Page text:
A Russian Peasant Plowing

Special Collections > Keystone Slides
tiff scanned file from original glass slide
Russia is a backward country in its industries. The peasants are not educated, and do their work in the same way and with the same tools that their grandparents did. In this view, the Russian farmer is turning the soil with a plow at which an American farmer would laugh. It is an old-fashioned, home-made, clumsy affair. It does not turn the top soil under properly, as you see. The harness of the horse is in keeping with the plow. In spite of poor farm machinery, Russia is an agricultural country. It buys most of its manufactured goods from other nations. It produces four-fifths of the flax of the world; one-fifth of the wheat and the sugar beets; and one-tenth of the cattle. Rye, barley, oats, hemp, and potatoes are widely grown. The bread of the peasant is made of rye flour. The farmer you see here may own this land; but he does not own it in the way we use the term. Each village and city holds the land for its peasant population. Every year the fields are parceled out to the village dwellers. But the ground is worked in common, and the people usually work together. At harvest times the crops are divided among the people by the village officers. The only part of the land the peasant really controls is a small garden on which his house sits. The government and the wealthy class hold much of the country in large estates. Russia has the greatest natural resources of any country in Europe. It has long stretches of fine farming land. It is rich in minerals of many kinds. Its forests are hundreds of miles in extent. None of these resources have yet been developed. Tell how plowing is done on the farms in your neighborhood. What is a peasant? Of what is your bread made? Keystone ID: 18101 Note: All titles, descriptions, and location coordinates are from the original Keystone Slide documentation as supplied by the Keystone View Company. No text has been edited or changed.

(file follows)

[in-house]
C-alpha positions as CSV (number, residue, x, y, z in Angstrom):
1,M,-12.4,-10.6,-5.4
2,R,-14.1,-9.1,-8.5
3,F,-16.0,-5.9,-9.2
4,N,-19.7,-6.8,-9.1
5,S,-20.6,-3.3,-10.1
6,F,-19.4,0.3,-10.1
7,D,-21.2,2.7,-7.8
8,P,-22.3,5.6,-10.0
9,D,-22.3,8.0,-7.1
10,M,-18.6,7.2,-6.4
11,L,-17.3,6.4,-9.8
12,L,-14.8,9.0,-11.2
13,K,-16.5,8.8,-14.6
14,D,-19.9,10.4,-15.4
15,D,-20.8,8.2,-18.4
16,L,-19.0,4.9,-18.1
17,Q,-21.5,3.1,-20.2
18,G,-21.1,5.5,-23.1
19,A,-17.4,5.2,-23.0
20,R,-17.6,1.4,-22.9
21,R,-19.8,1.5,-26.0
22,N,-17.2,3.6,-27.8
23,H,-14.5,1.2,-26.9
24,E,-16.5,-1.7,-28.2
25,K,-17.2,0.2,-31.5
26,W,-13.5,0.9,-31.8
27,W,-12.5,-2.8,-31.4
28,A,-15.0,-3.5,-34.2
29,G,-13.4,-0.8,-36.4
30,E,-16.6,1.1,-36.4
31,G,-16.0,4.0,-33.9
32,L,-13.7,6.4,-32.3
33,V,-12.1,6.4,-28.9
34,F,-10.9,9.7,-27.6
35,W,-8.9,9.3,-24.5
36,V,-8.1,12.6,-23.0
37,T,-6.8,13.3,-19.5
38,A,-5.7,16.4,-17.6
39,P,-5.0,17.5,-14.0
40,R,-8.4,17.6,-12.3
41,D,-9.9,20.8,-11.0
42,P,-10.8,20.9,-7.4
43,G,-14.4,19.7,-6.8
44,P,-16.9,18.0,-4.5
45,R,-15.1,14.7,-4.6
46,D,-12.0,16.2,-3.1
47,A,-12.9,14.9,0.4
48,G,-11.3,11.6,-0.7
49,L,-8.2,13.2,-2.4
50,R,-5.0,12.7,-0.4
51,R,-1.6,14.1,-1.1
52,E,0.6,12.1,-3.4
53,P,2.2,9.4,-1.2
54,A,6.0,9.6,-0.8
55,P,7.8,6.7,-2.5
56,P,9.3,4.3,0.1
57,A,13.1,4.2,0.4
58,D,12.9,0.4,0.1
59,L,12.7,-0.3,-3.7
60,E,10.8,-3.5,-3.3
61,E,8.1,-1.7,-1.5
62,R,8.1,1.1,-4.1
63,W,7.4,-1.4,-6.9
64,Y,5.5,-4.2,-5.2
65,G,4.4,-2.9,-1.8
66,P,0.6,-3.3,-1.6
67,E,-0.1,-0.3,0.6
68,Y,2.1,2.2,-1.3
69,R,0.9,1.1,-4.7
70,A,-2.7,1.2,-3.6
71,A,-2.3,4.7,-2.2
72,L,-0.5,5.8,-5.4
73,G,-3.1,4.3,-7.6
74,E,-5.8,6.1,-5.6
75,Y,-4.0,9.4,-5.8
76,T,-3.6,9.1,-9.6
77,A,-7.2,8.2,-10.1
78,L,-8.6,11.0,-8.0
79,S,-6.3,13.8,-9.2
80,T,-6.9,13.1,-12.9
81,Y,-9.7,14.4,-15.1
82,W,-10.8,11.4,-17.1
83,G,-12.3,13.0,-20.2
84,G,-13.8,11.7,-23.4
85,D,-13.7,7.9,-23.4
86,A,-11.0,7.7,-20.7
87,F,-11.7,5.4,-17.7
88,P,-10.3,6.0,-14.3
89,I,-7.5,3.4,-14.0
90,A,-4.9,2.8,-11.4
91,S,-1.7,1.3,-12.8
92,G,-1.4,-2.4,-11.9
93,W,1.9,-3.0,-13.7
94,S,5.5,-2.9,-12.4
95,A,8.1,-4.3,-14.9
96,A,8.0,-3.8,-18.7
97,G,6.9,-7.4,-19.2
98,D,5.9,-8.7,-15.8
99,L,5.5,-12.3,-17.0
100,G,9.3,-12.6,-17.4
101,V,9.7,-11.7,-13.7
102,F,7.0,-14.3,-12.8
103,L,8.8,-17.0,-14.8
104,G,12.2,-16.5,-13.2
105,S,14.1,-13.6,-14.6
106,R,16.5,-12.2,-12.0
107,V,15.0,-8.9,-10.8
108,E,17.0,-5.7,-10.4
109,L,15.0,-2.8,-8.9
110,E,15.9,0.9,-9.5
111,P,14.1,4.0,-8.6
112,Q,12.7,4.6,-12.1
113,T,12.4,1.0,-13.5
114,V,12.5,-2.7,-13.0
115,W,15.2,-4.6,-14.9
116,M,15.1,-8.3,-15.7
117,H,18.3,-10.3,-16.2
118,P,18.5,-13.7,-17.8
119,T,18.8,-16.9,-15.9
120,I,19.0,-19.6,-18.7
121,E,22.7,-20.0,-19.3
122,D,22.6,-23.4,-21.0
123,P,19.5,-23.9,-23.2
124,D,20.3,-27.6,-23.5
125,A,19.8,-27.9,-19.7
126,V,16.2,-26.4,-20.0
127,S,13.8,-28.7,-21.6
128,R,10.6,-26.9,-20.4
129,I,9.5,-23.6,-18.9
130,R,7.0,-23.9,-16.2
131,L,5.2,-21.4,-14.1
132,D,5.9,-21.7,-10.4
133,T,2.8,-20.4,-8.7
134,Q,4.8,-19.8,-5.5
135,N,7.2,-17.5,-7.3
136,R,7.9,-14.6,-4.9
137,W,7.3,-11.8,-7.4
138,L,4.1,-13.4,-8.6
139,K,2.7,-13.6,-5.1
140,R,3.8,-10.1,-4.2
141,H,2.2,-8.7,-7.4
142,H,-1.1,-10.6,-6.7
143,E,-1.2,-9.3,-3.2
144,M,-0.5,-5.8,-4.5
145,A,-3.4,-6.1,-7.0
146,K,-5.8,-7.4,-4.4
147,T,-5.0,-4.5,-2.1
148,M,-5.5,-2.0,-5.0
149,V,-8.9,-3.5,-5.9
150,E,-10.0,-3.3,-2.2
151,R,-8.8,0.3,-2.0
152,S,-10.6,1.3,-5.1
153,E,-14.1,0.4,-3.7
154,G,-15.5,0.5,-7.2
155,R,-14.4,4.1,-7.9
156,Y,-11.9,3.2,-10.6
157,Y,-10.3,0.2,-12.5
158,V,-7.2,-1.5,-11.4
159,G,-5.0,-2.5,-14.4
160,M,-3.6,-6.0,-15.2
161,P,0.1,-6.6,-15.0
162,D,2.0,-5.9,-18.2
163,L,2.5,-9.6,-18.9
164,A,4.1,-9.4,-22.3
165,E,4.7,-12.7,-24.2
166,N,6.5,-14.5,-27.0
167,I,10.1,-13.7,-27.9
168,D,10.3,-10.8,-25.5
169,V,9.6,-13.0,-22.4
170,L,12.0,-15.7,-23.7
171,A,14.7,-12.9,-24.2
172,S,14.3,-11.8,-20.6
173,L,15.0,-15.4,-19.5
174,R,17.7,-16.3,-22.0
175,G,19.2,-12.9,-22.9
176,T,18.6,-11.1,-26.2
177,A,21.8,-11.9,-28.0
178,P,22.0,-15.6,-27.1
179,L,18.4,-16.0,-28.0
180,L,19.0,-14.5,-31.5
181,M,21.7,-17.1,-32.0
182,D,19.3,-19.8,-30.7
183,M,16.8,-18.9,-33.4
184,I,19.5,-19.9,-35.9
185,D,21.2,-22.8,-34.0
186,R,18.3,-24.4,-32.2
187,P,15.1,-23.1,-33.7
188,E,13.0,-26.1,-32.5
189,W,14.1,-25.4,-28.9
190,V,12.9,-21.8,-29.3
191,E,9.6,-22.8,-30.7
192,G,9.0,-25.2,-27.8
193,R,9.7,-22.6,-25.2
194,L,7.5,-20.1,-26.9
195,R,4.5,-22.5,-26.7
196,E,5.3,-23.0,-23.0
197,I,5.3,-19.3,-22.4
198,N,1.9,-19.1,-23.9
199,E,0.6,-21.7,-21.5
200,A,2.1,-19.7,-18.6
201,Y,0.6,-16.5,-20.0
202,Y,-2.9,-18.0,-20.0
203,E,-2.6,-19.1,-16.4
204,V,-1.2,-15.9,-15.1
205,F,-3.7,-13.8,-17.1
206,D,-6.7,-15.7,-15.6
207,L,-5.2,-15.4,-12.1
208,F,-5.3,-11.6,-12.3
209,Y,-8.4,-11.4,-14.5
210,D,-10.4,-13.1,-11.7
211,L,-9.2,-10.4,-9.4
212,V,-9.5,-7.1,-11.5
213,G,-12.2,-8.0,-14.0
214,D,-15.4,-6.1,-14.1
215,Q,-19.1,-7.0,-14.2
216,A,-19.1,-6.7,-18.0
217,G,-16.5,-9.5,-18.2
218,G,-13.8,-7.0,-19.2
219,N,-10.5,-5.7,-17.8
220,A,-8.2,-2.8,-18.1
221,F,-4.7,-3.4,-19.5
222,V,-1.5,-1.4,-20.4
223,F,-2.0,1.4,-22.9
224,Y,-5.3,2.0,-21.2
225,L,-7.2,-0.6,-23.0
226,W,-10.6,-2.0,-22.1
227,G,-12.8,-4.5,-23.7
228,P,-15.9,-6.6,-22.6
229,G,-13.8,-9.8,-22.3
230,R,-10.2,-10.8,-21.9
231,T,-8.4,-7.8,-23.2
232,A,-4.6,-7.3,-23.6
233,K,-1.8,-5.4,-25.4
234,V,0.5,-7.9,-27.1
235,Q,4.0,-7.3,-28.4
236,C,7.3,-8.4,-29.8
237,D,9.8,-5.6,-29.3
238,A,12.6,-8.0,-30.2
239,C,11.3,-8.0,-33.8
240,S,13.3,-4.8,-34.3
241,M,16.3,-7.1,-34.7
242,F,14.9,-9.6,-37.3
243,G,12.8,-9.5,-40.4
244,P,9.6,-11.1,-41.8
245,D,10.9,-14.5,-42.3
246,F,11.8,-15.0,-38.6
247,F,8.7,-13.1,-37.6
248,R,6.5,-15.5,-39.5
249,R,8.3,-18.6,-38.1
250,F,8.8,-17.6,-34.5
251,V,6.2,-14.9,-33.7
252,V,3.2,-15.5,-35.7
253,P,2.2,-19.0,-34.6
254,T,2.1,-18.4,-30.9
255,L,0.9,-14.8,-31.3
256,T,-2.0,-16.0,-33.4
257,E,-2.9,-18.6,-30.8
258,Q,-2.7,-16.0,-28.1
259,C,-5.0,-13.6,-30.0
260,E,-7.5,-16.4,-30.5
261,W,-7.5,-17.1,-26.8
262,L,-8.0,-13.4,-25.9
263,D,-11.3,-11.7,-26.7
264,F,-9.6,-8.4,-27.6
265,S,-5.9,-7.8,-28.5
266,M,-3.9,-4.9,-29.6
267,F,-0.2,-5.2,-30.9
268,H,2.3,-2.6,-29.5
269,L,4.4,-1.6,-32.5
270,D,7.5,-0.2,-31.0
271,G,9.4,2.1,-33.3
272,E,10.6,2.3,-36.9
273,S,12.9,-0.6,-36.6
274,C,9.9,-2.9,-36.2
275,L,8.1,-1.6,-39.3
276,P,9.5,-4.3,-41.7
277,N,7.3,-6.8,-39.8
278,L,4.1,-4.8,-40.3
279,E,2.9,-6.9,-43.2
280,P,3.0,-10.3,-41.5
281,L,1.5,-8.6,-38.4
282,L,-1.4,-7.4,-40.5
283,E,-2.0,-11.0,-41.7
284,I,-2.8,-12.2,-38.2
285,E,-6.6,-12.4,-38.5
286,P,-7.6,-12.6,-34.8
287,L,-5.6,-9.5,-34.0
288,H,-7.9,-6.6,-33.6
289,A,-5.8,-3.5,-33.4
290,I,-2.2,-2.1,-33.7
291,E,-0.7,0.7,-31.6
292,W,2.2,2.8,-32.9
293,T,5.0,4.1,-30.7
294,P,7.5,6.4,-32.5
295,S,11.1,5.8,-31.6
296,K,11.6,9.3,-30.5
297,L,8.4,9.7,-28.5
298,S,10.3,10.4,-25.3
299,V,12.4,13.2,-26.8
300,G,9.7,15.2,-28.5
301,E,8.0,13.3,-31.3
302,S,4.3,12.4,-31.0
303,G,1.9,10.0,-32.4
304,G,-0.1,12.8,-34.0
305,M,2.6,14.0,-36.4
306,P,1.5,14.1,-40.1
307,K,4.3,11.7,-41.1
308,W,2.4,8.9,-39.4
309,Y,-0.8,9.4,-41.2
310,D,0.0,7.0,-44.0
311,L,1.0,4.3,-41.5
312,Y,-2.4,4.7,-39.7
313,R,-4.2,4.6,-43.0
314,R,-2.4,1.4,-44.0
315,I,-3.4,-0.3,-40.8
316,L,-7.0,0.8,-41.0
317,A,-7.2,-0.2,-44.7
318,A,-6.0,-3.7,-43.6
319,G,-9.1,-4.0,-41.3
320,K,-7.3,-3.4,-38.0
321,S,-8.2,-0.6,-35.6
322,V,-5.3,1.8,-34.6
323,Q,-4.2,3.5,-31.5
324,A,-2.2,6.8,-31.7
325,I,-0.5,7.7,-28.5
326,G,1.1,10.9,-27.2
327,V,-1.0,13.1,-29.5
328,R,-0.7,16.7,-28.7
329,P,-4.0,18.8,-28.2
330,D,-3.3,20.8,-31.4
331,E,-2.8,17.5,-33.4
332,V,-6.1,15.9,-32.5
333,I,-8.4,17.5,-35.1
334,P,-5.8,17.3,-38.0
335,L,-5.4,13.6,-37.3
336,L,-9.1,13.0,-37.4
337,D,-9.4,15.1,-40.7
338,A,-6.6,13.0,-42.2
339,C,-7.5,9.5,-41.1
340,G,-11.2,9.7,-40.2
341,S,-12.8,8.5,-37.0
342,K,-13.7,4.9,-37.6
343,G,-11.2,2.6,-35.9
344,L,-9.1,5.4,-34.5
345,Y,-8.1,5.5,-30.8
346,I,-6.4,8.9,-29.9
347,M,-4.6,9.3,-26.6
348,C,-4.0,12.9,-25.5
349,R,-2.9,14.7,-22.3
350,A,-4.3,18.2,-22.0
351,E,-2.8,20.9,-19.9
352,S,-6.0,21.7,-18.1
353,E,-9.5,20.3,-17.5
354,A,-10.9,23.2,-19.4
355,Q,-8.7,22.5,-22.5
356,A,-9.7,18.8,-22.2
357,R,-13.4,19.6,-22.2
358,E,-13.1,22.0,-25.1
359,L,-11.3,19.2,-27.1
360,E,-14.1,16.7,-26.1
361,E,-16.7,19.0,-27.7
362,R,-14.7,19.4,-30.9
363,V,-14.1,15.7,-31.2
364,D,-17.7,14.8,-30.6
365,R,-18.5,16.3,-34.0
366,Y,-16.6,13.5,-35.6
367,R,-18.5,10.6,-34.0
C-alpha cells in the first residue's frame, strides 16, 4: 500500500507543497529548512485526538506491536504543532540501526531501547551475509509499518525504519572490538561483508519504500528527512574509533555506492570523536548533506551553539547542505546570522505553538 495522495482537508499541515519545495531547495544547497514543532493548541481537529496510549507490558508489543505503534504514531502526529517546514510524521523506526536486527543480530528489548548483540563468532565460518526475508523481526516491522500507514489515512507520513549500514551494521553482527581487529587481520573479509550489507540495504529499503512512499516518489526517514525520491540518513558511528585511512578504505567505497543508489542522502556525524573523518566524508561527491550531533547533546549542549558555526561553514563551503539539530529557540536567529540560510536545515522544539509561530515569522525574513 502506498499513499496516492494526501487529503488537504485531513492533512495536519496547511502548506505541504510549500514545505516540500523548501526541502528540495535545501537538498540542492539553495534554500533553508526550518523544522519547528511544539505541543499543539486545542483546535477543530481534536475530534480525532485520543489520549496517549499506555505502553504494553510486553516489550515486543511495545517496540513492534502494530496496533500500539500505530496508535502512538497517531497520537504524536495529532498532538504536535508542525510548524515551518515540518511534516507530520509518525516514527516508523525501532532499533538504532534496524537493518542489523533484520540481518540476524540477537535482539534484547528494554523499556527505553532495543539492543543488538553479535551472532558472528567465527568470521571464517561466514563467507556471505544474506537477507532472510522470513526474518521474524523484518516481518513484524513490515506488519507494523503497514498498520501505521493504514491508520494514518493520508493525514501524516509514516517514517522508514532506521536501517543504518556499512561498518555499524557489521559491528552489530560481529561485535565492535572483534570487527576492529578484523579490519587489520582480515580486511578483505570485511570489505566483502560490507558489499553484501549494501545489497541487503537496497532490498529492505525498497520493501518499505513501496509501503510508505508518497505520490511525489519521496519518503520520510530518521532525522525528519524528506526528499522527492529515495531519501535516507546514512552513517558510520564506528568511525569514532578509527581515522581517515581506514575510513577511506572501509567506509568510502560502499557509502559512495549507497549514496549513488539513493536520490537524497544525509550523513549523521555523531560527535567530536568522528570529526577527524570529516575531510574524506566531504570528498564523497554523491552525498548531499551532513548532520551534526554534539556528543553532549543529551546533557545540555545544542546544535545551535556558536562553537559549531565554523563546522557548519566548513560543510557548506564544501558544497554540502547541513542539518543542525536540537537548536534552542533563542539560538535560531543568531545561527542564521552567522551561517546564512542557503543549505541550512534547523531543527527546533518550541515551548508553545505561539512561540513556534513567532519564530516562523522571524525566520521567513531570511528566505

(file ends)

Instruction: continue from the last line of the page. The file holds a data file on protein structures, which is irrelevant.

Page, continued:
Copyright by the Keystone View Company. The original slides are housed in McConnell Library's Special Collections.